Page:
The Home Run Derby is meant to be one of the most exciting displays of raw power in baseball. Dingers here, dingers there, dingers everywhere! And ever since the competition’s rebrand in 2015, it’s been an incredible spectacle watching some of the biggest bats in MLB do their darndest to hit mammoth tanks every time they swing. That said, is it just me, or is this year’s derby a little lackluster?
I don’t have this feeling because of the lack of big names. Juan Soto is my favorite player in the league right now. Jose Ramírez is a blast to watch, and who isn’t a fan of The Machine? My problem is that this year’s derby feels a little predictable. Despite the fact that no player has ever won three consecutive derbies before, Pete Alonso feels like a shoo-in for the finals. The other half of the finals seems a bit more up in the air, but Kyle Schwarber should waltz into a meeting with Alonso pretty easily. How do I know this? Look no further than past derbies.
Alonso obviously dominated his competition each of the past two seasons, and the last time Schwarber competed, he took 2018 champion, Bryce Harper, down to the wire. Everyone else in this year’s tourney has either never participated, never gone very far, or is 42-year-old Albert Pujols. You could make a case for Acuña as having past success in 2019, but he only survived one round against Josh Bell before getting bounced by Alonso, without Alonso even having to use the earned bonus time. Also, you could tell Acuña was burnt out by the time he finished his second round. He doesn’t have the endurance it takes to be a Home Run Derby champion. The same thing happened to Soto in 2021. Sure, there’s a chance that Ramírez or Corey Seager could break through and win it all, but the odds of somebody taking down two-time reigning champion Pete Alonso seem pretty slim.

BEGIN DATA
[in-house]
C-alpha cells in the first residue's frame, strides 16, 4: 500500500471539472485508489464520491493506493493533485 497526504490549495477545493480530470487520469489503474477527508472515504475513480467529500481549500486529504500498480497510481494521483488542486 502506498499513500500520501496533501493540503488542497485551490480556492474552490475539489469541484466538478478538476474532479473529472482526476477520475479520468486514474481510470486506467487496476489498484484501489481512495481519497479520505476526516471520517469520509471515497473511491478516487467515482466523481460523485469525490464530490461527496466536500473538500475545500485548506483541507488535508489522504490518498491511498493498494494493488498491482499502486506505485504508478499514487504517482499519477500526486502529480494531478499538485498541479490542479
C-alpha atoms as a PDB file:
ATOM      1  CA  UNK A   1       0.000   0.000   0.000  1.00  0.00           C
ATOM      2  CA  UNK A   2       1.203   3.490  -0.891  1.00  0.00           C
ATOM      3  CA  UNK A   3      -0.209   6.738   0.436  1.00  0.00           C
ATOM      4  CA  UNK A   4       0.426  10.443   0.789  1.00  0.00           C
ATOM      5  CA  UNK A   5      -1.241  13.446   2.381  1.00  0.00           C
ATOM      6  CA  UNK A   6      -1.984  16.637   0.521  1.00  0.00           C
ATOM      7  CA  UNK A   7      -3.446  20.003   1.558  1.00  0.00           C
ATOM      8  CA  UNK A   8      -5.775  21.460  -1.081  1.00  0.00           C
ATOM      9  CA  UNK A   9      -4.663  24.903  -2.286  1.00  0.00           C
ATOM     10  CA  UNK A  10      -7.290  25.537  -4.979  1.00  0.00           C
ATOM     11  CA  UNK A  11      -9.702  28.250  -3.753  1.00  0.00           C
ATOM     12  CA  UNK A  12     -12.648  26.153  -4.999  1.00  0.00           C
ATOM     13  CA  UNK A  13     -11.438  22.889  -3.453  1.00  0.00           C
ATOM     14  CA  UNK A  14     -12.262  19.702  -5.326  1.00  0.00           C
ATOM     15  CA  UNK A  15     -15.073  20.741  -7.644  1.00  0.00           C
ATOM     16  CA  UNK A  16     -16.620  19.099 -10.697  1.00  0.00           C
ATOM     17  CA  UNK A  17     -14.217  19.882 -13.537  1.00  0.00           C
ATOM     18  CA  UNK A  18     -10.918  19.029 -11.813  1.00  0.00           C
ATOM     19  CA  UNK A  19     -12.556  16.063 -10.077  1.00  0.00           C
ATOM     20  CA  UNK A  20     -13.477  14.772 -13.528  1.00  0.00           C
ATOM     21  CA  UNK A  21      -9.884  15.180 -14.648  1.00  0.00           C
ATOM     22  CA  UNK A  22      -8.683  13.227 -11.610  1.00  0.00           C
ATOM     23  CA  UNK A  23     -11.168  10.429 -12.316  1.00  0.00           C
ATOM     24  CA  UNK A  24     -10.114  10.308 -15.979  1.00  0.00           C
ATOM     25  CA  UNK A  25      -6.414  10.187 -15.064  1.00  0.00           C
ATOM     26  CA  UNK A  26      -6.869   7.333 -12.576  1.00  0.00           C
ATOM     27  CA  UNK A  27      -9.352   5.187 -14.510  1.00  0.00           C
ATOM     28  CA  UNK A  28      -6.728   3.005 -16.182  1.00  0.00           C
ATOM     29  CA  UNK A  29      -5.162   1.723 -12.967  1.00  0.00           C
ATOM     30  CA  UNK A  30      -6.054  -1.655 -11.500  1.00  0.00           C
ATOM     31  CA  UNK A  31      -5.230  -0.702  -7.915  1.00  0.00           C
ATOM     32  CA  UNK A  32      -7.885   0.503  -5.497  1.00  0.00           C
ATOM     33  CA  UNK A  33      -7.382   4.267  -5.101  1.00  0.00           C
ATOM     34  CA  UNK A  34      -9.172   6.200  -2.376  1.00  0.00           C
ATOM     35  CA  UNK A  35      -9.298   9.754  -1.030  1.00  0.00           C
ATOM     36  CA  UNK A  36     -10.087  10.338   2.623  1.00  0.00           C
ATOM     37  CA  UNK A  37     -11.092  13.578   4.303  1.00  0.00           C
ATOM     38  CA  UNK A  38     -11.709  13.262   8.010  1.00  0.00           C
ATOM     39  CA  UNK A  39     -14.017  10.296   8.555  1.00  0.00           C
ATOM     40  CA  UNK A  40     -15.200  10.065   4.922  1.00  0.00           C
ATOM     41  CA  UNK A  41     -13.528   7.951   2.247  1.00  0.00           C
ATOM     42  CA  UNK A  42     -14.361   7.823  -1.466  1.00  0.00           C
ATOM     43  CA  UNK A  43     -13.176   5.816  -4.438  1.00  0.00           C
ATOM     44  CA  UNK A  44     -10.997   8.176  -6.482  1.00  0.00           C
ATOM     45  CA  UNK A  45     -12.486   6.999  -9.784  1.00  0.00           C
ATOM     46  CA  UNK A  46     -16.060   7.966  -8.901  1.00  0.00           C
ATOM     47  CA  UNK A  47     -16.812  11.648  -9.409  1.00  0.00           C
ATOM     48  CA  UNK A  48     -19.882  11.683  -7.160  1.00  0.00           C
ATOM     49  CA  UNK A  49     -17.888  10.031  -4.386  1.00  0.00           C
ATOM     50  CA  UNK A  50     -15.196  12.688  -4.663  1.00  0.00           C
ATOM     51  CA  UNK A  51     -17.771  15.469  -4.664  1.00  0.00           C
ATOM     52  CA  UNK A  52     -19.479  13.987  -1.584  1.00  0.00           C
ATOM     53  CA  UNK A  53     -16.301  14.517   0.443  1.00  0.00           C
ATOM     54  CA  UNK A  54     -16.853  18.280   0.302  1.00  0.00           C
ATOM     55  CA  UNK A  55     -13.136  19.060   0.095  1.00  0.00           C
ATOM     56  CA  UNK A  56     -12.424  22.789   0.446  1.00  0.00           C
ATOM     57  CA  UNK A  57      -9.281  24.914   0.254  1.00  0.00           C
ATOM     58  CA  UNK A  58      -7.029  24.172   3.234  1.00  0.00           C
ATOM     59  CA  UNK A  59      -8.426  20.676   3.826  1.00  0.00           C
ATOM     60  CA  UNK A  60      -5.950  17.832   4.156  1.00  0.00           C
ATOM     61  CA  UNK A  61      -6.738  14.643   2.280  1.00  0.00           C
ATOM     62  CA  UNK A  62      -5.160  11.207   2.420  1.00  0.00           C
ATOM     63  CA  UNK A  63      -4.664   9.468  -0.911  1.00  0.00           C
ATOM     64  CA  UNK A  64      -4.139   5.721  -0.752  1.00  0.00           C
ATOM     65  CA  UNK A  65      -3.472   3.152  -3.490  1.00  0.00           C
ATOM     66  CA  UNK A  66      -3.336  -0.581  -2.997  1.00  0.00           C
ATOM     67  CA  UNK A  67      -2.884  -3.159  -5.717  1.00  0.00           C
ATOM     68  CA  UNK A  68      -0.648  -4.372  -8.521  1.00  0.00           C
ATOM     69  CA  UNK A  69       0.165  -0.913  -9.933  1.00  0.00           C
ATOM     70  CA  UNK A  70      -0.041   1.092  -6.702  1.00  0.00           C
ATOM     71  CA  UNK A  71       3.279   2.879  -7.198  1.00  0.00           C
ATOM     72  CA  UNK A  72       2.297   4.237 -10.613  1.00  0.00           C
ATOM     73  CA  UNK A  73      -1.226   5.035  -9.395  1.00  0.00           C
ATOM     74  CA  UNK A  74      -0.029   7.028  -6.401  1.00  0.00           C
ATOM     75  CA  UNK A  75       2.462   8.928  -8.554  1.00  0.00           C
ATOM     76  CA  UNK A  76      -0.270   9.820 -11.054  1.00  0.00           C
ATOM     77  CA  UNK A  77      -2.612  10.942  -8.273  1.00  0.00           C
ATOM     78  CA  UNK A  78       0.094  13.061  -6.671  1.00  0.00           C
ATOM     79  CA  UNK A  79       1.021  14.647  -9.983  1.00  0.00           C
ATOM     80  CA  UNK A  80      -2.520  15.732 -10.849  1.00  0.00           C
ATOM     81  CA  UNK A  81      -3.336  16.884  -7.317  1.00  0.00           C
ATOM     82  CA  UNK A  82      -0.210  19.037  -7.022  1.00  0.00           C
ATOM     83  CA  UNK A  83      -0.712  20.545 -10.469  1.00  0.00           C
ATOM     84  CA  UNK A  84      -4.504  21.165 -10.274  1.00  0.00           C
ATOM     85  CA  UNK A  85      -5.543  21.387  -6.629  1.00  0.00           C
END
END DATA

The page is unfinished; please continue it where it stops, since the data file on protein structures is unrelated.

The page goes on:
The betting odds reflect my concerns. Unsurprisingly, Alonso has the best odds at +215. Schwarber is the next closest at +320. Then, the odds take a massive leap to +600 for both Soto and Ronald Acuña Jr. Ramírez (+1500) has almost the same odds as Pujols (+1600). They’re pretty much being given zero chance.
So, if I had to bet on anyone to win the derby other than Alonso and Schwarber, I’d probably opt for Soto. Players with smooth, textbook, picturesque swings tend to do well. After all, the player with arguably the prettiest swing of all time, Ken Griffey Jr., is the only player to win three Home Run Derby championships. He won in 1994 and then back-to-back in ‘98 and ‘99. Robinson Canó is also a former derby champ. He had a beautiful swing and that image of him still in stride watching his winning home run leave Chase Field is forever etched into my brain.
That said, the effortless nature in which Schwarber and Alonso swat balls 450 feet is too hard to pass up. Yes, the derby is known for bringing myriad surprises (who in their right mind had Trey Mancini reaching the finals last year?!), but Alonso has shown that raw strength reigns supreme in the contest of mashing, and nobody in the field this year can stand up to either Alonso or Schwarber in that regard.